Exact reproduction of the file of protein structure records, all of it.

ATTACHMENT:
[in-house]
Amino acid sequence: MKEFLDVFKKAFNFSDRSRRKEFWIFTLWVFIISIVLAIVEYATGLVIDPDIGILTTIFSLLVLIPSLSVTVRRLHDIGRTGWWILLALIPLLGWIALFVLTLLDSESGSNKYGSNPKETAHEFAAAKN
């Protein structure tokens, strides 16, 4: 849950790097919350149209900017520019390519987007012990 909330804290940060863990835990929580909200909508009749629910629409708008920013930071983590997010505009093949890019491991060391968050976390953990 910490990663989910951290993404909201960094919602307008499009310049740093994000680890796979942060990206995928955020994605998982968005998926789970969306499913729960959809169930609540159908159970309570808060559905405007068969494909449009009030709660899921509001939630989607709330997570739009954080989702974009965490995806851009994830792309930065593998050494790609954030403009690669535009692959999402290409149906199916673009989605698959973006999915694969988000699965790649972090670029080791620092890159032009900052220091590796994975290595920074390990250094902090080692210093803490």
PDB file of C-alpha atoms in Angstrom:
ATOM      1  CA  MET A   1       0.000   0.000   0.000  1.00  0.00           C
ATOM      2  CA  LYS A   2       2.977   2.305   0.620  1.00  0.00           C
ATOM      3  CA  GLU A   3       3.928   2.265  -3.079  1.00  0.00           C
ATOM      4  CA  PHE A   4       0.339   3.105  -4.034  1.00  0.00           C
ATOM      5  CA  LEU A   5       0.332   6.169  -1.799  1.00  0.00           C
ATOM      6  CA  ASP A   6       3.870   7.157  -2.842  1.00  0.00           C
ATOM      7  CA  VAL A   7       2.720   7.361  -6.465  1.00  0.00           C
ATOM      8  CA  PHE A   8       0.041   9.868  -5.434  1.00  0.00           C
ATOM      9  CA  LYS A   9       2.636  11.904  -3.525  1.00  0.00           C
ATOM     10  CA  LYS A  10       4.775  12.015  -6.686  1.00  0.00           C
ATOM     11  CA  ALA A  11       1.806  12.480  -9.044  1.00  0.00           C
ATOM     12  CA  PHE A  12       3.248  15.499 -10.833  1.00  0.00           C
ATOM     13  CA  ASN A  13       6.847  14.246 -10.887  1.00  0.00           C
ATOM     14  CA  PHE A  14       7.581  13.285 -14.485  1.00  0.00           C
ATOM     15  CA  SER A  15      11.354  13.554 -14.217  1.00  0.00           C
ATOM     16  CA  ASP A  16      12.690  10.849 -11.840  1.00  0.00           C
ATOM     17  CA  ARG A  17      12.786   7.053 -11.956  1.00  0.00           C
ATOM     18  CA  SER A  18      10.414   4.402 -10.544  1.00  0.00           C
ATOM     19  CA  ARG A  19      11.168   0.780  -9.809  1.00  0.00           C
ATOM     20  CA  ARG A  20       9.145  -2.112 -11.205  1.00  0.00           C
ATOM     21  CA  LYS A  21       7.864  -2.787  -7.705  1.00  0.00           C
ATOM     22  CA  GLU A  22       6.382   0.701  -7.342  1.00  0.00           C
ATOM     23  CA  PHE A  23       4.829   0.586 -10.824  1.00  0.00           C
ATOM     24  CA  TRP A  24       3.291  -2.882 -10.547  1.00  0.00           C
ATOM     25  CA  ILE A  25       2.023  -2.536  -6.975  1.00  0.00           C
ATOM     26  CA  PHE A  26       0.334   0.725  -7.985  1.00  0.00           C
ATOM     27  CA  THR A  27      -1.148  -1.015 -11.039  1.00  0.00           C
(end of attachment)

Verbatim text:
[in-house]
Amino acid sequence: MKEFLDVFKKAFNFSDRSRRKEFWIFTLWVFIISIVLAIVEYATGLVIDPDIGILTTIFSLLVLIPSLSVTVRRLHDIGRTGWWILLALIPLLGWIALFVLTLLDSESGSNKYGSNPKETAHEFAAAKN
């Protein structure tokens, strides 16, 4: 849950790097919350149209900017520019390519987007012990 909330804290940060863990835990929580909200909508009749629910629409708008920013930071983590997010505009093949890019491991060391968050976390953990 910490990663989910951290993404909201960094919602307008499009310049740093994000680890796979942060990206995928955020994605998982968005998926789970969306499913729960959809169930609540159908159970309570808060559905405007068969494909449009009030709660899921509001939630989607709330997570739009954080989702974009965490995806851009994830792309930065593998050494790609954030403009690669535009692959999402290409149906199916673009989605698959973006999915694969988000699965790649972090670029080791620092890159032009900052220091590796994975290595920074390990250094902090080692210093803490």
PDB file of C-alpha atoms in Angstrom:
ATOM      1  CA  MET A   1       0.000   0.000   0.000  1.00  0.00           C
ATOM      2  CA  LYS A   2       2.977   2.305   0.620  1.00  0.00           C
ATOM      3  CA  GLU A   3       3.928   2.265  -3.079  1.00  0.00           C
ATOM      4  CA  PHE A   4       0.339   3.105  -4.034  1.00  0.00           C
ATOM      5  CA  LEU A   5       0.332   6.169  -1.799  1.00  0.00           C
ATOM      6  CA  ASP A   6       3.870   7.157  -2.842  1.00  0.00           C
ATOM      7  CA  VAL A   7       2.720   7.361  -6.465  1.00  0.00           C
ATOM      8  CA  PHE A   8       0.041   9.868  -5.434  1.00  0.00           C
ATOM      9  CA  LYS A   9       2.636  11.904  -3.525  1.00  0.00           C
ATOM     10  CA  LYS A  10       4.775  12.015  -6.686  1.00  0.00           C
ATOM     11  CA  ALA A  11       1.806  12.480  -9.044  1.00  0.00           C
ATOM     12  CA  PHE A  12       3.248  15.499 -10.833  1.00  0.00           C
ATOM     13  CA  ASN A  13       6.847  14.246 -10.887  1.00  0.00           C
ATOM     14  CA  PHE A  14       7.581  13.285 -14.485  1.00  0.00           C
ATOM     15  CA  SER A  15      11.354  13.554 -14.217  1.00  0.00           C
ATOM     16  CA  ASP A  16      12.690  10.849 -11.840  1.00  0.00           C
ATOM     17  CA  ARG A  17      12.786   7.053 -11.956  1.00  0.00           C
ATOM     18  CA  SER A  18      10.414   4.402 -10.544  1.00  0.00           C
ATOM     19  CA  ARG A  19      11.168   0.780  -9.809  1.00  0.00           C
ATOM     20  CA  ARG A  20       9.145  -2.112 -11.205  1.00  0.00           C
ATOM     21  CA  LYS A  21       7.864  -2.787  -7.705  1.00  0.00           C
ATOM     22  CA  GLU A  22       6.382   0.701  -7.342  1.00  0.00           C
ATOM     23  CA  PHE A  23       4.829   0.586 -10.824  1.00  0.00           C
ATOM     24  CA  TRP A  24       3.291  -2.882 -10.547  1.00  0.00           C
ATOM     25  CA  ILE A  25       2.023  -2.536  -6.975  1.00  0.00           C
ATOM     26  CA  PHE A  26       0.334   0.725  -7.985  1.00  0.00           C
ATOM     27  CA  THR A  27      -1.148  -1.015 -11.039  1.00  0.00           C